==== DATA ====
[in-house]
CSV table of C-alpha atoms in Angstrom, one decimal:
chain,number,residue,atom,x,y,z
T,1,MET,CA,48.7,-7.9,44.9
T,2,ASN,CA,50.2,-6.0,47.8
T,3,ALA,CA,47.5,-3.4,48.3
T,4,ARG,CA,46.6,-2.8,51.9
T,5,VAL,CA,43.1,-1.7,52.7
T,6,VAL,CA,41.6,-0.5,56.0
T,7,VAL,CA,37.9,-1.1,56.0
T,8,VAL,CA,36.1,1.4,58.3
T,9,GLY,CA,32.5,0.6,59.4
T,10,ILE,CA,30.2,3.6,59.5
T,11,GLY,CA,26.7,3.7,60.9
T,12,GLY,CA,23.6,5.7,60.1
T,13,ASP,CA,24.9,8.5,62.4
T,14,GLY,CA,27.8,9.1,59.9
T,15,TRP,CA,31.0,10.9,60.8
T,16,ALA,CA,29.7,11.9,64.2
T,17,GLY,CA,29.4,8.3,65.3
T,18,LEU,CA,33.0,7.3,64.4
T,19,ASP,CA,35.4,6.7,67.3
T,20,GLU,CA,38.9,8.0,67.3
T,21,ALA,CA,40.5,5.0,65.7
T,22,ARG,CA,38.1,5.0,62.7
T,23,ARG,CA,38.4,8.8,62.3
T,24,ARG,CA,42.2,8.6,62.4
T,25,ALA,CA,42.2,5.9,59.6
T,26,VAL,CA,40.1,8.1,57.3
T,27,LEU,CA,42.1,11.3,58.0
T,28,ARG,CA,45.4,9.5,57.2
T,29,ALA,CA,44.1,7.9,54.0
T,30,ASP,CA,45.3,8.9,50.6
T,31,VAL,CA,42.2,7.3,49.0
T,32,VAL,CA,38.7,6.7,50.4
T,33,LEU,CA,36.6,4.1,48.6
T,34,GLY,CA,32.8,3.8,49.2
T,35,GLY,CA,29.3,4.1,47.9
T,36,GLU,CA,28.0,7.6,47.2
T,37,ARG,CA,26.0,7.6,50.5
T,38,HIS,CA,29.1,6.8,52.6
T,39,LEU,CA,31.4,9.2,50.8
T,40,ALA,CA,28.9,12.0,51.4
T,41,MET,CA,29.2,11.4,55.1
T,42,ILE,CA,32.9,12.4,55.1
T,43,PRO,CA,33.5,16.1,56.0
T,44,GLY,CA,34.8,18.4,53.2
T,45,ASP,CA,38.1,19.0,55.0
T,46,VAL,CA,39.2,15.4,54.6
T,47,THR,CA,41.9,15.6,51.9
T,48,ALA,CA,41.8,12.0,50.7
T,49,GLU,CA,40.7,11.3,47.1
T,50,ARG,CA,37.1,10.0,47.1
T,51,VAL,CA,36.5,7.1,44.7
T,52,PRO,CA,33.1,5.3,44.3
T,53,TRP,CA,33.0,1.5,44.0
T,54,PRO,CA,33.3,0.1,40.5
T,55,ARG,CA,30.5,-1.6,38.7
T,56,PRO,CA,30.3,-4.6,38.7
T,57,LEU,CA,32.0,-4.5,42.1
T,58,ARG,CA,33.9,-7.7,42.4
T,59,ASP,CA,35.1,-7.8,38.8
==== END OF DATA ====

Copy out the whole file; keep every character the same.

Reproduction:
[in-house]
CSV table of C-alpha atoms in Angstrom, one decimal:
chain,number,residue,atom,x,y,z
T,1,MET,CA,48.7,-7.9,44.9
T,2,ASN,CA,50.2,-6.0,47.8
T,3,ALA,CA,47.5,-3.4,48.3
T,4,ARG,CA,46.6,-2.8,51.9
T,5,VAL,CA,43.1,-1.7,52.7
T,6,VAL,CA,41.6,-0.5,56.0
T,7,VAL,CA,37.9,-1.1,56.0
T,8,VAL,CA,36.1,1.4,58.3
T,9,GLY,CA,32.5,0.6,59.4
T,10,ILE,CA,30.2,3.6,59.5
T,11,GLY,CA,26.7,3.7,60.9
T,12,GLY,CA,23.6,5.7,60.1
T,13,ASP,CA,24.9,8.5,62.4
T,14,GLY,CA,27.8,9.1,59.9
T,15,TRP,CA,31.0,10.9,60.8
T,16,ALA,CA,29.7,11.9,64.2
T,17,GLY,CA,29.4,8.3,65.3
T,18,LEU,CA,33.0,7.3,64.4
T,19,ASP,CA,35.4,6.7,67.3
T,20,GLU,CA,38.9,8.0,67.3
T,21,ALA,CA,40.5,5.0,65.7
T,22,ARG,CA,38.1,5.0,62.7
T,23,ARG,CA,38.4,8.8,62.3
T,24,ARG,CA,42.2,8.6,62.4
T,25,ALA,CA,42.2,5.9,59.6
T,26,VAL,CA,40.1,8.1,57.3
T,27,LEU,CA,42.1,11.3,58.0
T,28,ARG,CA,45.4,9.5,57.2
T,29,ALA,CA,44.1,7.9,54.0
T,30,ASP,CA,45.3,8.9,50.6
T,31,VAL,CA,42.2,7.3,49.0
T,32,VAL,CA,38.7,6.7,50.4
T,33,LEU,CA,36.6,4.1,48.6
T,34,GLY,CA,32.8,3.8,49.2
T,35,GLY,CA,29.3,4.1,47.9
T,36,GLU,CA,28.0,7.6,47.2
T,37,ARG,CA,26.0,7.6,50.5
T,38,HIS,CA,29.1,6.8,52.6
T,39,LEU,CA,31.4,9.2,50.8
T,40,ALA,CA,28.9,12.0,51.4
T,41,MET,CA,29.2,11.4,55.1
T,42,ILE,CA,32.9,12.4,55.1
T,43,PRO,CA,33.5,16.1,56.0
T,44,GLY,CA,34.8,18.4,53.2
T,45,ASP,CA,38.1,19.0,55.0
T,46,VAL,CA,39.2,15.4,54.6
T,47,THR,CA,41.9,15.6,51.9
T,48,ALA,CA,41.8,12.0,50.7
T,49,GLU,CA,40.7,11.3,47.1
T,50,ARG,CA,37.1,10.0,47.1
T,51,VAL,CA,36.5,7.1,44.7
T,52,PRO,CA,33.1,5.3,44.3
T,53,TRP,CA,33.0,1.5,44.0
T,54,PRO,CA,33.3,0.1,40.5
T,55,ARG,CA,30.5,-1.6,38.7
T,56,PRO,CA,30.3,-4.6,38.7
T,57,LEU,CA,32.0,-4.5,42.1
T,58,ARG,CA,33.9,-7.7,42.4
T,59,ASP,CA,35.1,-7.8,38.8